Investors are betting that consumer trading of equity and crypto is rebounding and are consequently pushing the value of some former startups higher.
For a great number of private fintech startups that operate businesses similar to companies like Coinbase and Robinhood, this is great news. Consumer trading platforms have historically generated much of their revenue from trading, and more trading activity in turn leads to healthier businesses. And for startups that have yet to reach self-sufficiency, more revenue is a potential lifeline and a feather in the cap when they go out to raise more capital.
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This morning, let’s take a peek at recent news from Robinhood, remind ourselves just how many startups are out there offering consumer trading services directly or indirectly, and then riff through some market data to see if investors are being too optimistic or are really on to something.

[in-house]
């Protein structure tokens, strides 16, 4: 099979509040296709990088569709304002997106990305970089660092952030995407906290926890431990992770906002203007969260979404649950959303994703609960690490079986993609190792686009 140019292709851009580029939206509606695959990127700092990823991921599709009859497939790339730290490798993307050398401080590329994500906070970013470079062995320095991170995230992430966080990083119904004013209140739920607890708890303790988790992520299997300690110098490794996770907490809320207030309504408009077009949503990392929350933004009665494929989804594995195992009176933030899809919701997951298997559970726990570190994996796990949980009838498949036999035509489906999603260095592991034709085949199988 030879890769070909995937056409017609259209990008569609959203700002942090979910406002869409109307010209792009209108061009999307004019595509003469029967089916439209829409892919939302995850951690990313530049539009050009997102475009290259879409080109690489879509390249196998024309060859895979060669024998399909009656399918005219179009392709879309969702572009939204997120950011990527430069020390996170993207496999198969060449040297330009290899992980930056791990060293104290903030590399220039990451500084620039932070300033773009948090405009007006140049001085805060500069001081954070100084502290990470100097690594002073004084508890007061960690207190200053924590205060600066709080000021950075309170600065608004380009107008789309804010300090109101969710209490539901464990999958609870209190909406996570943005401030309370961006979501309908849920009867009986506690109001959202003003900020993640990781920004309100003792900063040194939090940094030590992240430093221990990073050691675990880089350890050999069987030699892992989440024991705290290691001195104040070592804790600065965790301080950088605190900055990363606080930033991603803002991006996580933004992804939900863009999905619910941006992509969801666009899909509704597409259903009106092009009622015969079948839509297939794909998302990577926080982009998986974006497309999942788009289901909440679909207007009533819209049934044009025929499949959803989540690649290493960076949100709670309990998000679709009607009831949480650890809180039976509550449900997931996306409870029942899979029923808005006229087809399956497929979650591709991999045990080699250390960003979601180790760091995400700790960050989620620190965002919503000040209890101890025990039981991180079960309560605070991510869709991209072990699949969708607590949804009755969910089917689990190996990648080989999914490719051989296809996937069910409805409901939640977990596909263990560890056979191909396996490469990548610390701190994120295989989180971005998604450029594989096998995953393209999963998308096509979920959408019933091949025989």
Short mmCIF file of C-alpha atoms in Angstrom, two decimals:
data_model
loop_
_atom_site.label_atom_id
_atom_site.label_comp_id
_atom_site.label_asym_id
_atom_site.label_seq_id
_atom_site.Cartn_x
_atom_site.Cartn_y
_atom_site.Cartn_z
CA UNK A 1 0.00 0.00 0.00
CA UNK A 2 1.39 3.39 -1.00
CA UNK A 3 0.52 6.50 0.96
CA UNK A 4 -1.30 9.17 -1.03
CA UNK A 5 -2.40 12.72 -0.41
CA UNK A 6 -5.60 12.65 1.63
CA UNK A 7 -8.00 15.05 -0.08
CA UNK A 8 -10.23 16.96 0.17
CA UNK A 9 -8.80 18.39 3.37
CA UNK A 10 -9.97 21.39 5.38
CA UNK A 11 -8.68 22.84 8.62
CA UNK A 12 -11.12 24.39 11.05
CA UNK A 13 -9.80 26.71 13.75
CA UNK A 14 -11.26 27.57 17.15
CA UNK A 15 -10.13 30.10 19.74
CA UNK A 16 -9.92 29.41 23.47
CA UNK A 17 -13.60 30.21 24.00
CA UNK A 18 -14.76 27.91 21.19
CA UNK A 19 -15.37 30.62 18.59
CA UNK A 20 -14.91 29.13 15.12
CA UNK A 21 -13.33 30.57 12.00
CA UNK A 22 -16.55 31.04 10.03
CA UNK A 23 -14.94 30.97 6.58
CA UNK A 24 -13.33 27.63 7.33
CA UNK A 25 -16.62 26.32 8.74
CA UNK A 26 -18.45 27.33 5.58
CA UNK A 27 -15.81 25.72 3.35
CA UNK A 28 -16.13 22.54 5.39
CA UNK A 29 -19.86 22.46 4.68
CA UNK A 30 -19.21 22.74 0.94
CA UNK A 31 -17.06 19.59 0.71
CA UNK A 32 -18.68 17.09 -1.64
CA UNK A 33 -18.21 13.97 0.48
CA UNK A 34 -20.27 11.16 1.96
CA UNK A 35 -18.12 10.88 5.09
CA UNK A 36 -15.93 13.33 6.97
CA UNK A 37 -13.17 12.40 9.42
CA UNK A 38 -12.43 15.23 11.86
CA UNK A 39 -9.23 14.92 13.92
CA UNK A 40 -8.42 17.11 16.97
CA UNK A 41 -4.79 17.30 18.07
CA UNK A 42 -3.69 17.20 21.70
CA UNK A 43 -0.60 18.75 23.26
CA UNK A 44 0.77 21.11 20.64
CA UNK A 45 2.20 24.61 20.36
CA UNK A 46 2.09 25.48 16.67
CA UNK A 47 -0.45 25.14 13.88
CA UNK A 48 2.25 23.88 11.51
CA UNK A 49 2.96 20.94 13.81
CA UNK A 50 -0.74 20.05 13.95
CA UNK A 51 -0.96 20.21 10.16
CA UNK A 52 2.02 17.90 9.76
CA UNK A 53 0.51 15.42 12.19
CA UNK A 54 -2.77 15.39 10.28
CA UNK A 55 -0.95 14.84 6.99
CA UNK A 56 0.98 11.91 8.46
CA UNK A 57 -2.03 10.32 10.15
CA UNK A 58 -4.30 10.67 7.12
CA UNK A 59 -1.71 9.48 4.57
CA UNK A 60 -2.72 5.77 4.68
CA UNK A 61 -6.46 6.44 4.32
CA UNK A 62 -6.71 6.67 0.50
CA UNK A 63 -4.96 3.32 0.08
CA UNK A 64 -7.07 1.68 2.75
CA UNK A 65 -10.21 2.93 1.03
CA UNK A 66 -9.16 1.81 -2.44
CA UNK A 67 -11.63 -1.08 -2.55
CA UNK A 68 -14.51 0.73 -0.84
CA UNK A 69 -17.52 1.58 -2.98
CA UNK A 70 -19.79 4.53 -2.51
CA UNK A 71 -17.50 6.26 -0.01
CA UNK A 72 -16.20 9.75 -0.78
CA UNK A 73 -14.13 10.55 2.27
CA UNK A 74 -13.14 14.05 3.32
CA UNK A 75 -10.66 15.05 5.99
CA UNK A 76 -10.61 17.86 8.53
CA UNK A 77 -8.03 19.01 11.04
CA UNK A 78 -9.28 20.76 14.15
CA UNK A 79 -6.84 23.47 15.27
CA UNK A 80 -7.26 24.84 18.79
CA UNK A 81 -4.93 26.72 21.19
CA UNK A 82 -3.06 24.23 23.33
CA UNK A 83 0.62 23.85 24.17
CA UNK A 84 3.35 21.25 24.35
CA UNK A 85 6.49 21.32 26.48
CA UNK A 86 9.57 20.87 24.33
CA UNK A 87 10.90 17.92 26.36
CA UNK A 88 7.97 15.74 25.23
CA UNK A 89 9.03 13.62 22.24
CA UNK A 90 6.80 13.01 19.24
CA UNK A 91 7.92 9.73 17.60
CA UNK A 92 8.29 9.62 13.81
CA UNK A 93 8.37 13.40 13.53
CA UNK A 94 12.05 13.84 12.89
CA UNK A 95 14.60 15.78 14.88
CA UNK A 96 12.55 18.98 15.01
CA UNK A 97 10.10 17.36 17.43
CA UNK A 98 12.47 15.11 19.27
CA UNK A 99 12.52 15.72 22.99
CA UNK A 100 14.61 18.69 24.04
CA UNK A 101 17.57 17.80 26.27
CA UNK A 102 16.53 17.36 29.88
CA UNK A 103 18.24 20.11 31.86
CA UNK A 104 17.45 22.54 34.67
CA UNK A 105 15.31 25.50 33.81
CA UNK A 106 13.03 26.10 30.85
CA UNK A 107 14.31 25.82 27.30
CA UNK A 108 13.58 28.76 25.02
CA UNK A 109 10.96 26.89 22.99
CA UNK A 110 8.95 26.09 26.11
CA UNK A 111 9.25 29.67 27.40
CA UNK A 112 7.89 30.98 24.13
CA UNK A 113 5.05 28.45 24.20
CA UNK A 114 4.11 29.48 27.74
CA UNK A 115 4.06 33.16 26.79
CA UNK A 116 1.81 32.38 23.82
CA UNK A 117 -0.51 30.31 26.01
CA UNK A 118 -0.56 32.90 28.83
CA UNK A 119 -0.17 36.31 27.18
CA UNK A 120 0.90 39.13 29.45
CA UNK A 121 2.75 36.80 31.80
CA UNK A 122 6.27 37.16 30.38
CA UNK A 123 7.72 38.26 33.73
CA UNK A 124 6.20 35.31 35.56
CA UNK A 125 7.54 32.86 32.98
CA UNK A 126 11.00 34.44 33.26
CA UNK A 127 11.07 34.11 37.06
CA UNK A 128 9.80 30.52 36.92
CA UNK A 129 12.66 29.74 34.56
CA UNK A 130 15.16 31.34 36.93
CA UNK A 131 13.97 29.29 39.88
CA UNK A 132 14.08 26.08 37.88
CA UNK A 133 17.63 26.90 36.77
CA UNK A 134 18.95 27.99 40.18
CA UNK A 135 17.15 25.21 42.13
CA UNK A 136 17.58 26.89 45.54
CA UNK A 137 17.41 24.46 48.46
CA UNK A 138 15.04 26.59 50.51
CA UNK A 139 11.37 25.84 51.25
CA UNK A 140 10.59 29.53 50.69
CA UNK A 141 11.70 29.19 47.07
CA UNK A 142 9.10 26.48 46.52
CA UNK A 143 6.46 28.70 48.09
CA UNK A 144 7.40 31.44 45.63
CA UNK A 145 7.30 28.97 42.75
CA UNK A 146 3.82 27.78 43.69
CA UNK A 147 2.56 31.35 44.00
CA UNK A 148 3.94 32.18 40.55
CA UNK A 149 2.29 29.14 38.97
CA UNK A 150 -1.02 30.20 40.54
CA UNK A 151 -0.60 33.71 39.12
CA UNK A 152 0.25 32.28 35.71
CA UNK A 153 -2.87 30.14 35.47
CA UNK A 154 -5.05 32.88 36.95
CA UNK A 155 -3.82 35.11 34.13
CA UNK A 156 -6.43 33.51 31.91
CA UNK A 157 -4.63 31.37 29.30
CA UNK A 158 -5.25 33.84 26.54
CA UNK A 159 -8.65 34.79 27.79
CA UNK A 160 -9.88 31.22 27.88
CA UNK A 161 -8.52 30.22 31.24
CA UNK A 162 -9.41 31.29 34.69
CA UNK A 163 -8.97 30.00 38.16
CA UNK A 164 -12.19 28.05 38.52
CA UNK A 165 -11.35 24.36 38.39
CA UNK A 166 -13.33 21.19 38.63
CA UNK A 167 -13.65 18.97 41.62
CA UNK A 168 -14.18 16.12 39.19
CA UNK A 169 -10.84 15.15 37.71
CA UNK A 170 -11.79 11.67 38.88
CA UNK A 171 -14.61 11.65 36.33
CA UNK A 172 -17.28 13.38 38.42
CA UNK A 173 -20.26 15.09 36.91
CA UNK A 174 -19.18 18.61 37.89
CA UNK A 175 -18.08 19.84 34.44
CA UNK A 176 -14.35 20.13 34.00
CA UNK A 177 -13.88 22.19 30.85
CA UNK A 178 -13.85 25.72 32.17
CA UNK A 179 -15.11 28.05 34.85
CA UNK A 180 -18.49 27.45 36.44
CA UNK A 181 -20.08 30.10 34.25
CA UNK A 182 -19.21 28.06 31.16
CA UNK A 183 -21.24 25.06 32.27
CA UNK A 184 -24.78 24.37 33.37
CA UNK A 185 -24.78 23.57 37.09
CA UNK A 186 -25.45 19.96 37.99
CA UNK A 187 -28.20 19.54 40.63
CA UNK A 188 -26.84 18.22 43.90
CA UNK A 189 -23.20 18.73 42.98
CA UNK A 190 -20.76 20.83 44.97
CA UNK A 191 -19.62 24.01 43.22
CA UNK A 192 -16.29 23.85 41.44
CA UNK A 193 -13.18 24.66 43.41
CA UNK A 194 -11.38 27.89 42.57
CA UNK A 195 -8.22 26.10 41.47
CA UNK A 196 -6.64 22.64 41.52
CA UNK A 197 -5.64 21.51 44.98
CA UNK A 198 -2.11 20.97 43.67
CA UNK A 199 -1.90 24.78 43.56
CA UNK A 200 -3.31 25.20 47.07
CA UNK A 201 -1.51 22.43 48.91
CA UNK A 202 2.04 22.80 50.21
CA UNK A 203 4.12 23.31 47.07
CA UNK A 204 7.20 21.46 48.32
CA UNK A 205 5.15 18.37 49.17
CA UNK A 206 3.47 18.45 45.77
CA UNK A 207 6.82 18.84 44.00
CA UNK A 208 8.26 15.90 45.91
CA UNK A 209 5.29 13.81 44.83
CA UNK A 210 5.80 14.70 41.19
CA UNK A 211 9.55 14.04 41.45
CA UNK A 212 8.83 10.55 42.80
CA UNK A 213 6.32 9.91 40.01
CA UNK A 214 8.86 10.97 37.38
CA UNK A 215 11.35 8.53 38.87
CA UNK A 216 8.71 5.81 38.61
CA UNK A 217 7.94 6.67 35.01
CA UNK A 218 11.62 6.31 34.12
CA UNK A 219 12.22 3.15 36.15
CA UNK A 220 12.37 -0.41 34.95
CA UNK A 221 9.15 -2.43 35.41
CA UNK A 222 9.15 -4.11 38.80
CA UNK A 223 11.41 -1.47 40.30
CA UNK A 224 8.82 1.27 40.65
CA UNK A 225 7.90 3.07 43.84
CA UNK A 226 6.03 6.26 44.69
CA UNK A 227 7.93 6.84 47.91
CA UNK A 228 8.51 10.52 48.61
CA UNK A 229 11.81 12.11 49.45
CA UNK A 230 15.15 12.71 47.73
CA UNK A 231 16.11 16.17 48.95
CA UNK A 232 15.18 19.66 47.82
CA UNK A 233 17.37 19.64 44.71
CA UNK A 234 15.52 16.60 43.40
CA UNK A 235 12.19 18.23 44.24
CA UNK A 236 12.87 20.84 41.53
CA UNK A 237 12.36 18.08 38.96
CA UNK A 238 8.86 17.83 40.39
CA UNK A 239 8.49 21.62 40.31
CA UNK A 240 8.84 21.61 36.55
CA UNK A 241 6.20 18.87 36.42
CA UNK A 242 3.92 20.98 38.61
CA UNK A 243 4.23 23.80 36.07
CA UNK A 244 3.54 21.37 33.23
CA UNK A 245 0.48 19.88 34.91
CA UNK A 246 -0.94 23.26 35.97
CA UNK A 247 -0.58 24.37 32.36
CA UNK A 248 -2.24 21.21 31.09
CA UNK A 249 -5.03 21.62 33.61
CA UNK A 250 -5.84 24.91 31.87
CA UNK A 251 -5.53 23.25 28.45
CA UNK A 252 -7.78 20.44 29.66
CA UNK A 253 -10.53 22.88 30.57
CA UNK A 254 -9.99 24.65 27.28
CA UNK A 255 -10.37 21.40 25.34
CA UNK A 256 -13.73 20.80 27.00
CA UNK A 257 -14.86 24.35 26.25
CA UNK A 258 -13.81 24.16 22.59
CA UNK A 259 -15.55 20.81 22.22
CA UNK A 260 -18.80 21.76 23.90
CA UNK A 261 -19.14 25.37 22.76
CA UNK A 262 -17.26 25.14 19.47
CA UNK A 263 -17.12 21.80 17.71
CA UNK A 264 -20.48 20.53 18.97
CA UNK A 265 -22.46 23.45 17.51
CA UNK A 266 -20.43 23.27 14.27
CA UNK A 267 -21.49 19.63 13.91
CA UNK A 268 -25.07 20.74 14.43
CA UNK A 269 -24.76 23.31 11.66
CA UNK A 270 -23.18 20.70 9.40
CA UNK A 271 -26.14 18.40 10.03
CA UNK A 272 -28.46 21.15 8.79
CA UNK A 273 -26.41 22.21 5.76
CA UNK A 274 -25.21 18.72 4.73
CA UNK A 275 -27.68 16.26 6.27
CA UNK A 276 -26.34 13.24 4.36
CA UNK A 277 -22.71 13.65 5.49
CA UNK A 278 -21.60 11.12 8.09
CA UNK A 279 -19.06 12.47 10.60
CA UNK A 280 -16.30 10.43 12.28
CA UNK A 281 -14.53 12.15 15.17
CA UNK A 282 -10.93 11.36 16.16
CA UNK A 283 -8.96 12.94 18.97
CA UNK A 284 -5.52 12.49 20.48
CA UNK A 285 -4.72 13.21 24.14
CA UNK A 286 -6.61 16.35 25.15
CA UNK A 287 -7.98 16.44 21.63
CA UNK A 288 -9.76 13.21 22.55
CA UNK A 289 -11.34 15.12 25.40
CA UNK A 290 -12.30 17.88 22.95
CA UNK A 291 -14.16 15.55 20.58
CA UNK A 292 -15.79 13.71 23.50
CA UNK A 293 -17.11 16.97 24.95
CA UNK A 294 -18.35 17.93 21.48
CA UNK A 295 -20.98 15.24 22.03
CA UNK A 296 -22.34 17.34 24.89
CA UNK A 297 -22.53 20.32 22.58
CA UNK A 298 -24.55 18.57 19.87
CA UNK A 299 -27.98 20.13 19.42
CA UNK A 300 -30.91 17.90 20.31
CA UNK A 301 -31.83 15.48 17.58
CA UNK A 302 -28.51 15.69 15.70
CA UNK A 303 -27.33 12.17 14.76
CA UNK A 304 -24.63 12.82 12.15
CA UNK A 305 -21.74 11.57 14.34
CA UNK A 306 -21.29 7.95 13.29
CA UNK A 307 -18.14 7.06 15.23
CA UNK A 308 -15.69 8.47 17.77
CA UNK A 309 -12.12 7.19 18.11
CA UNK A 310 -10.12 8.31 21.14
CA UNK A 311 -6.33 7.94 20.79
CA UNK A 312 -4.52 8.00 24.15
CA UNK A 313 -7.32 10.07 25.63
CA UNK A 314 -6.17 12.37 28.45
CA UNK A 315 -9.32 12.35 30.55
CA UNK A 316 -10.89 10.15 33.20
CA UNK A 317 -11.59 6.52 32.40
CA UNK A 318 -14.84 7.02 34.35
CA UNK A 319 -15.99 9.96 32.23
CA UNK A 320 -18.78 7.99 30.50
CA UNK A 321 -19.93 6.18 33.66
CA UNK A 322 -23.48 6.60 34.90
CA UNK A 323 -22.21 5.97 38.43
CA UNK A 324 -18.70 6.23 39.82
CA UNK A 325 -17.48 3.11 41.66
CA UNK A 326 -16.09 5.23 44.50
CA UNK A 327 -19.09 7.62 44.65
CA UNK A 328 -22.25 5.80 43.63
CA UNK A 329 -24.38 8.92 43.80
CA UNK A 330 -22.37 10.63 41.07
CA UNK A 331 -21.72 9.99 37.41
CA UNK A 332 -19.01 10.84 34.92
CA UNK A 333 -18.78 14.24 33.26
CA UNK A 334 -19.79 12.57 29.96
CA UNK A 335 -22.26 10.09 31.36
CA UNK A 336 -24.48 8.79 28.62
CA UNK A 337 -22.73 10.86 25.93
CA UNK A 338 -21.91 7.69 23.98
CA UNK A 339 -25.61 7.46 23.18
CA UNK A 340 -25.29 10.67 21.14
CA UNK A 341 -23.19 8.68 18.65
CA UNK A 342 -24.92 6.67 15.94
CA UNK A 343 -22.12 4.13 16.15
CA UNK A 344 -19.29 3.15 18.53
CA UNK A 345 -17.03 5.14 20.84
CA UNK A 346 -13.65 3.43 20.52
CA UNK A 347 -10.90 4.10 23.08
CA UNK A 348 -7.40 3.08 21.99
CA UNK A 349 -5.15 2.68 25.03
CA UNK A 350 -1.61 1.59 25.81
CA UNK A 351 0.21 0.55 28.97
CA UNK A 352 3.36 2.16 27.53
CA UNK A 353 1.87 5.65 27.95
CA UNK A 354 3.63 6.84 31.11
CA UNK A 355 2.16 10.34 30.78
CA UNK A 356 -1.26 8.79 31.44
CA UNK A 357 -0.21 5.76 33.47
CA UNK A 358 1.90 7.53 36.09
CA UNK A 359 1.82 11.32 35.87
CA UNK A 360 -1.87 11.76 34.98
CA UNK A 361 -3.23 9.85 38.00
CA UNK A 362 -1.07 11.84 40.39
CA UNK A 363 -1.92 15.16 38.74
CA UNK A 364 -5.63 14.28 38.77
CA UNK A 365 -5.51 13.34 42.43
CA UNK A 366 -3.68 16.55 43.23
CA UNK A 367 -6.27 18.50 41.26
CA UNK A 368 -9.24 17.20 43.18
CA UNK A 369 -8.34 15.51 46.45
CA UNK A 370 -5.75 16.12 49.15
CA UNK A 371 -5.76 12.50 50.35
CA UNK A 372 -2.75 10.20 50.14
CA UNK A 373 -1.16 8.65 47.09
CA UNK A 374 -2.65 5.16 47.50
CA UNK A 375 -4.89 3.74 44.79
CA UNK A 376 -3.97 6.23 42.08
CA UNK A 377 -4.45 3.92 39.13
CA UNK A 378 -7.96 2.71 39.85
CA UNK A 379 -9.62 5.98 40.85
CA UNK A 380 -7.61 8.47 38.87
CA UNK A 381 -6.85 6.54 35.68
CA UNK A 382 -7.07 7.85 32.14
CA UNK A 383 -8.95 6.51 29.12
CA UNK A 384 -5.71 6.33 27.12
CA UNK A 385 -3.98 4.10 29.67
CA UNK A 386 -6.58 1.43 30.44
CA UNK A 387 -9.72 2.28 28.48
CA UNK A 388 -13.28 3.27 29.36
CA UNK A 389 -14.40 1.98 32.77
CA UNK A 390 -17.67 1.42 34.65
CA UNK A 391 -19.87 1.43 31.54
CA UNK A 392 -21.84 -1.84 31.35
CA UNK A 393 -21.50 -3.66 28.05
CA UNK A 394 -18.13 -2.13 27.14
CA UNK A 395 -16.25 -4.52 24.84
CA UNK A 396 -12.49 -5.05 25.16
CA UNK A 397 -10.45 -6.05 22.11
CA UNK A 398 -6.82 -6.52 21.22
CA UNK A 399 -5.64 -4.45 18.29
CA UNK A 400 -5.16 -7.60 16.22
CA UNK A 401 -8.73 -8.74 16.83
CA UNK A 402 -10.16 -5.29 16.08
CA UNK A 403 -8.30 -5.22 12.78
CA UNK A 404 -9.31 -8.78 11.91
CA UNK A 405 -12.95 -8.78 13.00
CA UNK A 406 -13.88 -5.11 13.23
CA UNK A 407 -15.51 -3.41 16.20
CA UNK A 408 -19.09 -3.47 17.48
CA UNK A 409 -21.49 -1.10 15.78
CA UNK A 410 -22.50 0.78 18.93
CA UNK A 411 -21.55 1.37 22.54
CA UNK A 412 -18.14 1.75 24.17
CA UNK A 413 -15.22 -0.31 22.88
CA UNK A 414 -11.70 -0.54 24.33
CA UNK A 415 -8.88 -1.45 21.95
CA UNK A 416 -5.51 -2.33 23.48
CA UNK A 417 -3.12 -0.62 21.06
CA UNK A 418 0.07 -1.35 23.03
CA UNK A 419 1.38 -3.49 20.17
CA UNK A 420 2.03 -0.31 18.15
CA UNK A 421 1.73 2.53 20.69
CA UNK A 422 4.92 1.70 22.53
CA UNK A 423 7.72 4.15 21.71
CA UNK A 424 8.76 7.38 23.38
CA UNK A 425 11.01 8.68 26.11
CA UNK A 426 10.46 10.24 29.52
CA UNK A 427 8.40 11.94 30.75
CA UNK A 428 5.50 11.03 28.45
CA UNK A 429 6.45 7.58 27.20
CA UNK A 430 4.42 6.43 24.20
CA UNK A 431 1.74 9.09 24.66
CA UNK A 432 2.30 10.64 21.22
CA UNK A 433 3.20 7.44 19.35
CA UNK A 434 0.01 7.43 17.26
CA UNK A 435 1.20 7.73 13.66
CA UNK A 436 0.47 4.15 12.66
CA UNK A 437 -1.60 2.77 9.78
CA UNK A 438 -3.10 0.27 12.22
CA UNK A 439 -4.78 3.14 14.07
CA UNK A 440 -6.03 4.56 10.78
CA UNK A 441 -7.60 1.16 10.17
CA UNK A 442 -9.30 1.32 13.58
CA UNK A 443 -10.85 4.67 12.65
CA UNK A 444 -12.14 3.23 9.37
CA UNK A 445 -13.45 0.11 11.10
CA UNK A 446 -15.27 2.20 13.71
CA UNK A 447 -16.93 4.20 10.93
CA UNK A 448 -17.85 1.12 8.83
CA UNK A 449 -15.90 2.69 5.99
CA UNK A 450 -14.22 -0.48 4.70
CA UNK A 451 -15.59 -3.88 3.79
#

What’s up with Coinbase and Robinhood?
Stock trading app Robinhood said today that it is bringing a zero-fee crypto trading service to the EU, not long after it launched its zero-fee equity trading services in the U.K.
The company, which raised billions while private and earned a $32 billion valuation in its 2021 IPO, is worth a far more modest $9.75 billion today. The company’s ups and downs reflect the fintech boom following COVID, when both retail investors and venture investors were very attracted to consumer-facing platforms that offered investing and savings services.